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Simmons sitting in at historic Fort Neoheroka

By Pine Needle Staff

UNCP American Indian Studies major sophomore Derrick Simmons is participating in the North Carolina Tuscaroras occupation of historic Fort Neoheroka in Snow Hill, N.C., on Oct. 29-30.

According to a press release from the Tuscaroras, the occupation of the site is an attempt to protect the site and any ancestral remains that may be buried there.            

Fort Neoheroka was the final stronghold destroyed by colonial forces during the Tuscarora War of 1711-1713.

The 1713 siege on the fort, led by Col. James Moore, lasted for more than three weeks.            

According to the Tuscaroras, at the end of the battle, more than 950 Tuscarora men, women and children were either killed or captured and then they were later sold into slavery.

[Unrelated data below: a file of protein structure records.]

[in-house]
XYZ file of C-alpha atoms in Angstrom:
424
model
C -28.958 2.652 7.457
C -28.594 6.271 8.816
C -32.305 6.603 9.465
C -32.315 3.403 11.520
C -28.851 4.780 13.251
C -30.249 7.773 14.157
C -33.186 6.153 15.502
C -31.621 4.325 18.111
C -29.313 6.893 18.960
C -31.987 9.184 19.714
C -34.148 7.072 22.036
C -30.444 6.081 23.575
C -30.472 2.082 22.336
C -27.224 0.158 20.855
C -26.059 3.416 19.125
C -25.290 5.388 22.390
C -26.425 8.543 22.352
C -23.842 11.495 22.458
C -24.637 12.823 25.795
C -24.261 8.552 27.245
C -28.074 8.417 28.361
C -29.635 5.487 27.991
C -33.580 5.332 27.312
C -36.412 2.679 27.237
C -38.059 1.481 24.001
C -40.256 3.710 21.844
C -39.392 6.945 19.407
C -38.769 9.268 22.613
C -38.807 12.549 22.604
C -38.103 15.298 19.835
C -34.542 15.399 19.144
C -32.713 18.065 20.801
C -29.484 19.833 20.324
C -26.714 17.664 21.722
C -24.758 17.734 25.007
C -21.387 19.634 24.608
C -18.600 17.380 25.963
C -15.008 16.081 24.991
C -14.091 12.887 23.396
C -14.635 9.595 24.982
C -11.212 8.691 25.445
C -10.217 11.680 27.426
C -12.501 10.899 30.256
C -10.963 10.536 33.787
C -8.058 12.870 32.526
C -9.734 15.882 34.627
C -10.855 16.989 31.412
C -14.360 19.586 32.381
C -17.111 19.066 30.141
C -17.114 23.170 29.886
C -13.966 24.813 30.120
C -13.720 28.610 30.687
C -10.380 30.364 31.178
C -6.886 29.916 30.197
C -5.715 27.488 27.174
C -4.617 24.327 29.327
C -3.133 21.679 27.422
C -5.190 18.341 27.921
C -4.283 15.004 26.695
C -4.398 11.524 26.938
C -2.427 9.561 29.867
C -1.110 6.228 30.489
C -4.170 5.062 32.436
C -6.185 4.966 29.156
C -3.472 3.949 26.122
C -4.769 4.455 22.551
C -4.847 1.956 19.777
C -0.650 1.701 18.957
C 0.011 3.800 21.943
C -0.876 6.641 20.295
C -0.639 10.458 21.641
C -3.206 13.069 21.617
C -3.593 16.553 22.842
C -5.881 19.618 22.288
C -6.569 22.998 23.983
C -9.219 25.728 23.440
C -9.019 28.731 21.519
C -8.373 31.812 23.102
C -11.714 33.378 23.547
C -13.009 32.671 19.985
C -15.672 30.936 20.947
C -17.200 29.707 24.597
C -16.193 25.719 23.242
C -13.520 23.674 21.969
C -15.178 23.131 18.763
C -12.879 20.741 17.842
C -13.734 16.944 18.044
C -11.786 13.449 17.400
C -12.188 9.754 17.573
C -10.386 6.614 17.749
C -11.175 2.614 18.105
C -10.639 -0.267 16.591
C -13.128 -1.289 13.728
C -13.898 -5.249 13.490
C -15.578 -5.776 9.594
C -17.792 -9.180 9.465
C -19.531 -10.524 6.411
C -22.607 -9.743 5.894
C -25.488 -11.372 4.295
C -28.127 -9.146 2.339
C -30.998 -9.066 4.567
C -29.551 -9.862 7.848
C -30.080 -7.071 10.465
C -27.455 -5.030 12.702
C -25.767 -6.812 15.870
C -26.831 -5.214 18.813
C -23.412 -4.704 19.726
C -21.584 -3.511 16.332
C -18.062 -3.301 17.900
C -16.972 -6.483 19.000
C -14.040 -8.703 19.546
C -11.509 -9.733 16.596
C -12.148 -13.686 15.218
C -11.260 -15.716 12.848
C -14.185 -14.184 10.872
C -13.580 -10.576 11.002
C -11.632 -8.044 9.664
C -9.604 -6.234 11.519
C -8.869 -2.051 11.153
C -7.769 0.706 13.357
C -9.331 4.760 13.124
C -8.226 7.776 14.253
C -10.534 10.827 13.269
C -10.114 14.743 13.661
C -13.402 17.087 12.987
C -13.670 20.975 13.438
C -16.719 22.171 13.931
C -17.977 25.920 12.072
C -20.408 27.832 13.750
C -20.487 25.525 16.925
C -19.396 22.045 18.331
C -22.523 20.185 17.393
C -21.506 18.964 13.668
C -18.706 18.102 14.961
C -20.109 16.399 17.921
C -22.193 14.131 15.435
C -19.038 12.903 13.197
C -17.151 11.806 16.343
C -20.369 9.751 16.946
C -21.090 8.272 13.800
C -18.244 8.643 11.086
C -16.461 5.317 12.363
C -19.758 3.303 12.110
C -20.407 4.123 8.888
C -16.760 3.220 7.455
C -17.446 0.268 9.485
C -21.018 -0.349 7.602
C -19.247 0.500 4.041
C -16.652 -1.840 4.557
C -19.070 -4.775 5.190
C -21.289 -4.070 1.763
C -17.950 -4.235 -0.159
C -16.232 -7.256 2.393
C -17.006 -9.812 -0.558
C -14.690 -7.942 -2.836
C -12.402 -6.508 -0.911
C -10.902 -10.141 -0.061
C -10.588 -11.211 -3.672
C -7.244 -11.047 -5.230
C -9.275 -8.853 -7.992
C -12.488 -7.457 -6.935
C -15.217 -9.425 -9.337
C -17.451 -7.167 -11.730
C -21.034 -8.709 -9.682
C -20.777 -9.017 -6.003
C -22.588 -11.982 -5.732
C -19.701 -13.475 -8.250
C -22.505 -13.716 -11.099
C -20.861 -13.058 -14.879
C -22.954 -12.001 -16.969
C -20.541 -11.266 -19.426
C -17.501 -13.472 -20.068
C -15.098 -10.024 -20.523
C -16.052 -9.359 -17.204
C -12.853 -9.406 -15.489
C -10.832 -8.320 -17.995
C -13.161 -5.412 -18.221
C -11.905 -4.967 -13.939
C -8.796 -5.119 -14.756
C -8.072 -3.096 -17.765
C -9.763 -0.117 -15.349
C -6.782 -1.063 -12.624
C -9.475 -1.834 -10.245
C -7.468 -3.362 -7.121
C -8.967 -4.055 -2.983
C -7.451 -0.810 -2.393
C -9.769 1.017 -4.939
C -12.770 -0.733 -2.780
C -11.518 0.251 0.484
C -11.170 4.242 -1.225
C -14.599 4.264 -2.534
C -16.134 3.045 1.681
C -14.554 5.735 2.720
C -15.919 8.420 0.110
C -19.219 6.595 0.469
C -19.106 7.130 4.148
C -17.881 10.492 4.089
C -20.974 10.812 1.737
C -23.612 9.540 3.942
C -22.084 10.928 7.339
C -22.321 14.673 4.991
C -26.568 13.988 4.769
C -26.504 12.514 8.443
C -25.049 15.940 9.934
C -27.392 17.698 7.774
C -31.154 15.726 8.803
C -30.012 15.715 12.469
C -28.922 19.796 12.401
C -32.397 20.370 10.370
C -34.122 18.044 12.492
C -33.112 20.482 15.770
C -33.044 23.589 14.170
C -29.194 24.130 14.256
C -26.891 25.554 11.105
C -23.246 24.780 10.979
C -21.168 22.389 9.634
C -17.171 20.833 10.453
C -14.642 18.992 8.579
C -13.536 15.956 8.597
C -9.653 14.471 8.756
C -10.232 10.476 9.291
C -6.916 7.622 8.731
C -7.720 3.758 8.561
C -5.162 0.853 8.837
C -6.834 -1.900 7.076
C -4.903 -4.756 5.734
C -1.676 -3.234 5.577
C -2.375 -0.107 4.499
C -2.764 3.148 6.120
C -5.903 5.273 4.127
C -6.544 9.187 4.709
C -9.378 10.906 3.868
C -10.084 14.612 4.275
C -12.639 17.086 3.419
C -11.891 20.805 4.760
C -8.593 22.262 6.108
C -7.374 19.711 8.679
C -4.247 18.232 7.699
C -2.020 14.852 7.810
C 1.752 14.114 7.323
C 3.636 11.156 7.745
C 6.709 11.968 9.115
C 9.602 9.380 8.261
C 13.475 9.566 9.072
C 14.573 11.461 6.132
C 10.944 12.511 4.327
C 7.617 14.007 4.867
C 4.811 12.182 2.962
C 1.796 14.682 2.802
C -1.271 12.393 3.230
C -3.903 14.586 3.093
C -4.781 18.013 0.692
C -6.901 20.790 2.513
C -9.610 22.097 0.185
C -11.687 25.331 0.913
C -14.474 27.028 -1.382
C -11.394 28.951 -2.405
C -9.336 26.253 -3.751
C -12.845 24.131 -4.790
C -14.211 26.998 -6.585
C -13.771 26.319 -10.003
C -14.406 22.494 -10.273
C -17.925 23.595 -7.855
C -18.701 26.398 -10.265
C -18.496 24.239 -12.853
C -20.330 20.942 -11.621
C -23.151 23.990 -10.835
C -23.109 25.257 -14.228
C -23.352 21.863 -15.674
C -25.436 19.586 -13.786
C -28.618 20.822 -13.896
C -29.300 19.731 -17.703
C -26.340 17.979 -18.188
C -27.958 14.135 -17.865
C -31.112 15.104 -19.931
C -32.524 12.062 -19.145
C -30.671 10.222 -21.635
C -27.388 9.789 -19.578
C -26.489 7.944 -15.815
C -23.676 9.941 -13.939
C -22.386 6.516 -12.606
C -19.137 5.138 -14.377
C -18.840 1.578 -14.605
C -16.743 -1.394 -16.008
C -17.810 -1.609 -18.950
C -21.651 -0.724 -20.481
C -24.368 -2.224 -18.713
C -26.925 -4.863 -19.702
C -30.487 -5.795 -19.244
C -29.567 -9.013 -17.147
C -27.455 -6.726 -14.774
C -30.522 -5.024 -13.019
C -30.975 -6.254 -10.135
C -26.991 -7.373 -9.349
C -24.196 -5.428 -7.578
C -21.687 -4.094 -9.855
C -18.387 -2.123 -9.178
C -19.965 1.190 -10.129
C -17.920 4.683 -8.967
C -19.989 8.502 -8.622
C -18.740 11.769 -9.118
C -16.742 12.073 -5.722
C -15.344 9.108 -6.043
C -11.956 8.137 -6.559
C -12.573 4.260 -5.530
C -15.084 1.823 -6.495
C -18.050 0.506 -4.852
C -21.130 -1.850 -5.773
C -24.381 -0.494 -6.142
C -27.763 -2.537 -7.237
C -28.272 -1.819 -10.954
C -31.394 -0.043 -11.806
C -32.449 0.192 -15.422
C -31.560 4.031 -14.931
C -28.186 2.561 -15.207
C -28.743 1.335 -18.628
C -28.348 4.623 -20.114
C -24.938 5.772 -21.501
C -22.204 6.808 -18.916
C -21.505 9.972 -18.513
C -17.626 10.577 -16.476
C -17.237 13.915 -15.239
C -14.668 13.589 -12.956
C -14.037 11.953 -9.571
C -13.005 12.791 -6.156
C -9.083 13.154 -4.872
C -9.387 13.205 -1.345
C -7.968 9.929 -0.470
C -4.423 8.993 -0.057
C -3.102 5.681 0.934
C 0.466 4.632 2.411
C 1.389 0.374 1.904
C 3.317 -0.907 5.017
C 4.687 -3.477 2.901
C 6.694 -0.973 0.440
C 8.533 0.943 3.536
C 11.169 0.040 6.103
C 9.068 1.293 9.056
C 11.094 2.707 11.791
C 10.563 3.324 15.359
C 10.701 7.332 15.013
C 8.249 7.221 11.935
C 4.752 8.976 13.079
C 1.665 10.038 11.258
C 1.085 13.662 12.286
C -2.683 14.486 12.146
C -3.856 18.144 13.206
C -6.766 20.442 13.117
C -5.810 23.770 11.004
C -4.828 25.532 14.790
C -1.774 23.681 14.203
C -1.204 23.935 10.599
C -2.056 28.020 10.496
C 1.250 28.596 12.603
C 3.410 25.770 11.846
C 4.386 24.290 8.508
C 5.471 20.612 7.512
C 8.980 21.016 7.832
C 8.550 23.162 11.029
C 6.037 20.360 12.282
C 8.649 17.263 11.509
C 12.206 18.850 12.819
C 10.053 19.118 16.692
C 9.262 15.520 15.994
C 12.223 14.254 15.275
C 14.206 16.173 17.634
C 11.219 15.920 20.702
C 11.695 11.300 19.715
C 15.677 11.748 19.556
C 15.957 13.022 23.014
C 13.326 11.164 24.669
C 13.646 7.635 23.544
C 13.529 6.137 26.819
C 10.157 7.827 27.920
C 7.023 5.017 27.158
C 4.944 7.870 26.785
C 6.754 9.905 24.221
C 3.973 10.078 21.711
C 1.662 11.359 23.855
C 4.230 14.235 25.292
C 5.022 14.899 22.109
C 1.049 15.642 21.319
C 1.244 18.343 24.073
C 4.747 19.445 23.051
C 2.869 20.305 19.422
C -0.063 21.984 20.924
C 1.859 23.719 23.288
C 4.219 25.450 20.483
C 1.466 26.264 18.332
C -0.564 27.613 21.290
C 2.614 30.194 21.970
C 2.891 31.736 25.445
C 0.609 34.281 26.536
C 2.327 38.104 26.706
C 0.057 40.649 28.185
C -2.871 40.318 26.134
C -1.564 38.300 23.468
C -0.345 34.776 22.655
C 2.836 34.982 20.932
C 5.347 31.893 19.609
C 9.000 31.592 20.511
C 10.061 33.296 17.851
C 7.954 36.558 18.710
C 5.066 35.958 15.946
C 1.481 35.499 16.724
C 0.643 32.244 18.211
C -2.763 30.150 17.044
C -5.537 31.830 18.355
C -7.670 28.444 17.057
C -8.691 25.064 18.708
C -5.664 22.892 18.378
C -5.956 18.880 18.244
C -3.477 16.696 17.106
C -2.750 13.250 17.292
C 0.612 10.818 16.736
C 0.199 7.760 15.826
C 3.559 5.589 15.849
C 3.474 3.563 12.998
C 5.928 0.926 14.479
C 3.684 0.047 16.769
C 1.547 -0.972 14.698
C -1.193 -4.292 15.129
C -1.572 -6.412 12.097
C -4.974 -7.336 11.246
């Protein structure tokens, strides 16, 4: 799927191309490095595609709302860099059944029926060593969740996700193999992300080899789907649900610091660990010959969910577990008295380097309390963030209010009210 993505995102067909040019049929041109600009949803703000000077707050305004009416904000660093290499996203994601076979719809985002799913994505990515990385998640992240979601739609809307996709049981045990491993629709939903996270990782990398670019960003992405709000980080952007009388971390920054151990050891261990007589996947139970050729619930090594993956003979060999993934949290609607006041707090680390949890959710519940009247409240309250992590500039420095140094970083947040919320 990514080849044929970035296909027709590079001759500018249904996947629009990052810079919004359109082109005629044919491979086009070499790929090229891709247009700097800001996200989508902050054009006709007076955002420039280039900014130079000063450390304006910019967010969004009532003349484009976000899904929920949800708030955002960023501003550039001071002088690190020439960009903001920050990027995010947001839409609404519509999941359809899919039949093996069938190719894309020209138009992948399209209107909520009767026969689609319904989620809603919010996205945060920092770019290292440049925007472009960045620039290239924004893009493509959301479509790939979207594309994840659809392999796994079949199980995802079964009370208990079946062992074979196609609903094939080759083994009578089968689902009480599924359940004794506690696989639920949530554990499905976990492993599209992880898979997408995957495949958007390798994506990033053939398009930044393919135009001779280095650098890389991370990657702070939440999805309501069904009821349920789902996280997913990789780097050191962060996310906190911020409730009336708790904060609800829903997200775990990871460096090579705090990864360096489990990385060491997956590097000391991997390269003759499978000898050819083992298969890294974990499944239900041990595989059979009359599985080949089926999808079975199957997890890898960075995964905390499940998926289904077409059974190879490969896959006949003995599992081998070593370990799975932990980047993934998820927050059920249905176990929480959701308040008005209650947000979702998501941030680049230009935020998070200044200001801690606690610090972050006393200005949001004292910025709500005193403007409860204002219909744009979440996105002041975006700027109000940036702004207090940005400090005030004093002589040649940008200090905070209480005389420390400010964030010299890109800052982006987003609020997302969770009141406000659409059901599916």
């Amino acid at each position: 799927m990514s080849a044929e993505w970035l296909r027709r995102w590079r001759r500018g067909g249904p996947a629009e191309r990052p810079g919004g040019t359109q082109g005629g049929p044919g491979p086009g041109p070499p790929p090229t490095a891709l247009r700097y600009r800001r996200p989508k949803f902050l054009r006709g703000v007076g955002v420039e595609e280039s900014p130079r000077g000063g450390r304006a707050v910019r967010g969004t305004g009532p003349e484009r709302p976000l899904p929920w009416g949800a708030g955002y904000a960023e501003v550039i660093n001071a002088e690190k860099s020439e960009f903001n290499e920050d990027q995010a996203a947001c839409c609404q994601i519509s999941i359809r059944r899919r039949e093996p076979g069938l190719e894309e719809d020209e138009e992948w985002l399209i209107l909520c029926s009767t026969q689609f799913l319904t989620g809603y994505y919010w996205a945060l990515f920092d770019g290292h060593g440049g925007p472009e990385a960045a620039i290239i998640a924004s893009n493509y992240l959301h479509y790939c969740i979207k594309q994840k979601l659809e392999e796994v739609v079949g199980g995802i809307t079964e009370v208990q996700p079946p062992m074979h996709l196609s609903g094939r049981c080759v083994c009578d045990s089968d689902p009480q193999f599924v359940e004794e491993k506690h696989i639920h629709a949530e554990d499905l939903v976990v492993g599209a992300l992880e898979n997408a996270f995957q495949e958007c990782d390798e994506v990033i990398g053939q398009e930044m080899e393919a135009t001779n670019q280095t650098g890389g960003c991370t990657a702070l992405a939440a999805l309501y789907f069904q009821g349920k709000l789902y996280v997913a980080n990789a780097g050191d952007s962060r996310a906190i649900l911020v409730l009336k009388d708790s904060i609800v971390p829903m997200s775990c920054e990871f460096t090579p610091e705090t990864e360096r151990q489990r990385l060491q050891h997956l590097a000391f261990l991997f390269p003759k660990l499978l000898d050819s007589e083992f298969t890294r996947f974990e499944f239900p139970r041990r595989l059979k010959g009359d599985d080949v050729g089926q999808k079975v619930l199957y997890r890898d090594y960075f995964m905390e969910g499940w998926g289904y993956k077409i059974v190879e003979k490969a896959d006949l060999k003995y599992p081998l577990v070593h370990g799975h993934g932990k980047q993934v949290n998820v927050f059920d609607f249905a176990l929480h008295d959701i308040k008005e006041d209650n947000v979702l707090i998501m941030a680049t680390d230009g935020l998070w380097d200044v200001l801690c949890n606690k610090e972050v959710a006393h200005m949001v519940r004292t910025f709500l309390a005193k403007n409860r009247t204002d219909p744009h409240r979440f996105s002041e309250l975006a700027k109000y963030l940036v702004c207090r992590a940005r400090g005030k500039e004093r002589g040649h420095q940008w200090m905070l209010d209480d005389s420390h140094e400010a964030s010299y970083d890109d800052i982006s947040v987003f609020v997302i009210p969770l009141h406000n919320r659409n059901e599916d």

Fort Neoheroka is located on what today is a family farm.            

Excavation of the fort began in 1990 and was sponsored by East Carolina University's Institute for Historical and Cultural Research in conjunction with ECU's summer field school for archaeology students.

Years of digging yielded boxes and boxes of artifacts, including Tuscarora skeletal remains, as well as personal items.             According to their statement, the Tuscarora people are concerned that the area continues to be farmed.

They say that no steps have been taken to section off the site to protect it from further disturbance.            

They have said that they want all of the ancestral remains that are currently being  stored in boxes at ECU to be properly re-interred.

“More Tuscarora lives were lost in the final three days of battle at the fort than at any point during the war,” according to one of the organizers involved with the occupation.                            

“These weren’t just warriors; there were hundreds of women and children and elders who were killed in the siege on Neoheroka.            

“This place is a sacred site to our people and we want it treated as such,” he said.

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Updated: Wednesday, December 13, 2006
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